U.S. Supreme Court: Public Anonymity No Right
I did watch the video. Admittedly, some of the "big man" stuff does sound a bit like a power trip by the big.... but it still doesn't see too extreme. I mean, once this goes on for a while and the guy is refusing to identify himself, the cop is just getting more suspicious -- right or wrong -- that's obviously what's happening. As the majority opinion stated, the amount an individual gives up by identifying him or herself is miniscule compared to what an investigator learns by identifying that individual. It's similar to the amount of "free speech" I give up by not being able to shout "fire" in a crowded place if there isn't really a fire.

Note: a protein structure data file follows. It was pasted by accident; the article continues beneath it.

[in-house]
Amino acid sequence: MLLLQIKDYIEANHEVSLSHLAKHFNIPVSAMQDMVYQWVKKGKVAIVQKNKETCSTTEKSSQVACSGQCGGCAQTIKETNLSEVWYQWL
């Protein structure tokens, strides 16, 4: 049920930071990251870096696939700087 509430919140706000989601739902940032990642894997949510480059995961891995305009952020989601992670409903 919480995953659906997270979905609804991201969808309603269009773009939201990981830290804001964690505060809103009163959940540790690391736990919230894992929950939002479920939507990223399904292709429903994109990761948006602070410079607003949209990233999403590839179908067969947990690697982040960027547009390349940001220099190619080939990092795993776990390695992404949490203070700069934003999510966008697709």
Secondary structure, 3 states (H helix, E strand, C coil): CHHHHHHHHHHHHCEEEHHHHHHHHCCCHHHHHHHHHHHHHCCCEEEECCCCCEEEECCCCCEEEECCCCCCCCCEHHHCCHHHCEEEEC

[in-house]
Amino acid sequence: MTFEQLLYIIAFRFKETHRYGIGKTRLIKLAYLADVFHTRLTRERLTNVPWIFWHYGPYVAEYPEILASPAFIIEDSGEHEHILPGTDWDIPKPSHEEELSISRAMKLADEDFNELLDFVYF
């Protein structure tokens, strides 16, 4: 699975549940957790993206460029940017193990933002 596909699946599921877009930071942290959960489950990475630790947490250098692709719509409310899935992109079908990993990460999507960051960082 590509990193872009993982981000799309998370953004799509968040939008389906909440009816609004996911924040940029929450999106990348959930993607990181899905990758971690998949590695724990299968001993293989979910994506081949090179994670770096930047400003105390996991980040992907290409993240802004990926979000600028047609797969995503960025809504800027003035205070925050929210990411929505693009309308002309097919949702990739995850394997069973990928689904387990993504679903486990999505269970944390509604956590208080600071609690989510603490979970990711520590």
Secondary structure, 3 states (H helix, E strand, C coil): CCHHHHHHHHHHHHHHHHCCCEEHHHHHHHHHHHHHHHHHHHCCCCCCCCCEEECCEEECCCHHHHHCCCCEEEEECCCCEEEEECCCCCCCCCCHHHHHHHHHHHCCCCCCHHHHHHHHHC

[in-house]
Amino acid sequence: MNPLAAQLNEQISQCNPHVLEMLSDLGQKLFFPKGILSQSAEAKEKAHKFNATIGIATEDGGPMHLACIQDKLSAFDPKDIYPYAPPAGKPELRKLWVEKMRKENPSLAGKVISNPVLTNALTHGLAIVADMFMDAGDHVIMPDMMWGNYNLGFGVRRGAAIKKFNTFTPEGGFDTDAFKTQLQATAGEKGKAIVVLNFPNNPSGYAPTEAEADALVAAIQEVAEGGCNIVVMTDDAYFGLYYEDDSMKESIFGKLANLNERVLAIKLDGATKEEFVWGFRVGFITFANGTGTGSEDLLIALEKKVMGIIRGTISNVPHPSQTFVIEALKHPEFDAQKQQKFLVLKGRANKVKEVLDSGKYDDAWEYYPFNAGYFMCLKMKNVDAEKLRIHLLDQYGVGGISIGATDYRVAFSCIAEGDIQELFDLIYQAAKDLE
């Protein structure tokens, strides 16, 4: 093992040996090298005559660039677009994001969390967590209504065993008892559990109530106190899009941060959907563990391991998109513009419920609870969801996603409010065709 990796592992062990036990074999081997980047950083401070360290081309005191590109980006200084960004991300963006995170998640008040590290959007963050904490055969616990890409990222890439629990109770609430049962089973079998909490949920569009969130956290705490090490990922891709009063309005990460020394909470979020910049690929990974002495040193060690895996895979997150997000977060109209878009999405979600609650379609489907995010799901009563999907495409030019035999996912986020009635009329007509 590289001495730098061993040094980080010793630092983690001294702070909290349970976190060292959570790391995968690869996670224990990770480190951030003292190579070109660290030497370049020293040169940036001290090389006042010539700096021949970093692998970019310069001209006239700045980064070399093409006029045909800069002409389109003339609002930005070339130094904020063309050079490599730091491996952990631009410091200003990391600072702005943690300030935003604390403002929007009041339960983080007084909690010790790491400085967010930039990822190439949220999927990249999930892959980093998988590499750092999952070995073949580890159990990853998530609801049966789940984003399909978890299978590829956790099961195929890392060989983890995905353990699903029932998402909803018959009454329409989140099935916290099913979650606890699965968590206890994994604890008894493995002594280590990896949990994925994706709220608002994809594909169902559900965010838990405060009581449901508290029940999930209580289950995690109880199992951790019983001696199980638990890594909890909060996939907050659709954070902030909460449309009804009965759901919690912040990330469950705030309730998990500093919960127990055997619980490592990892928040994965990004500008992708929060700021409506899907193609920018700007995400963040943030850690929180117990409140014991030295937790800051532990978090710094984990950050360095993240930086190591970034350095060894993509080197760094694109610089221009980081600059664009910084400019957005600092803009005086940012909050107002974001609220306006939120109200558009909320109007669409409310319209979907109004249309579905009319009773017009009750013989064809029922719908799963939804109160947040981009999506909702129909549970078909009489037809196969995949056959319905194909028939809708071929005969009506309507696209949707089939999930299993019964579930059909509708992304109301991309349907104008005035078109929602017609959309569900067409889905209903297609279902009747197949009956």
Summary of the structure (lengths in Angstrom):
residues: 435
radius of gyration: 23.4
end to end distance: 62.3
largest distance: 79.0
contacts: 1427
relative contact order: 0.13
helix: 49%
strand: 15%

Now, my general concern is that the police take it as a license to start identifying people on their way out of opposition political meetings and the like, but I think that the majority opinion is worded quite clearly such that the verdict is only on identification during the course of an existing criminal investigation....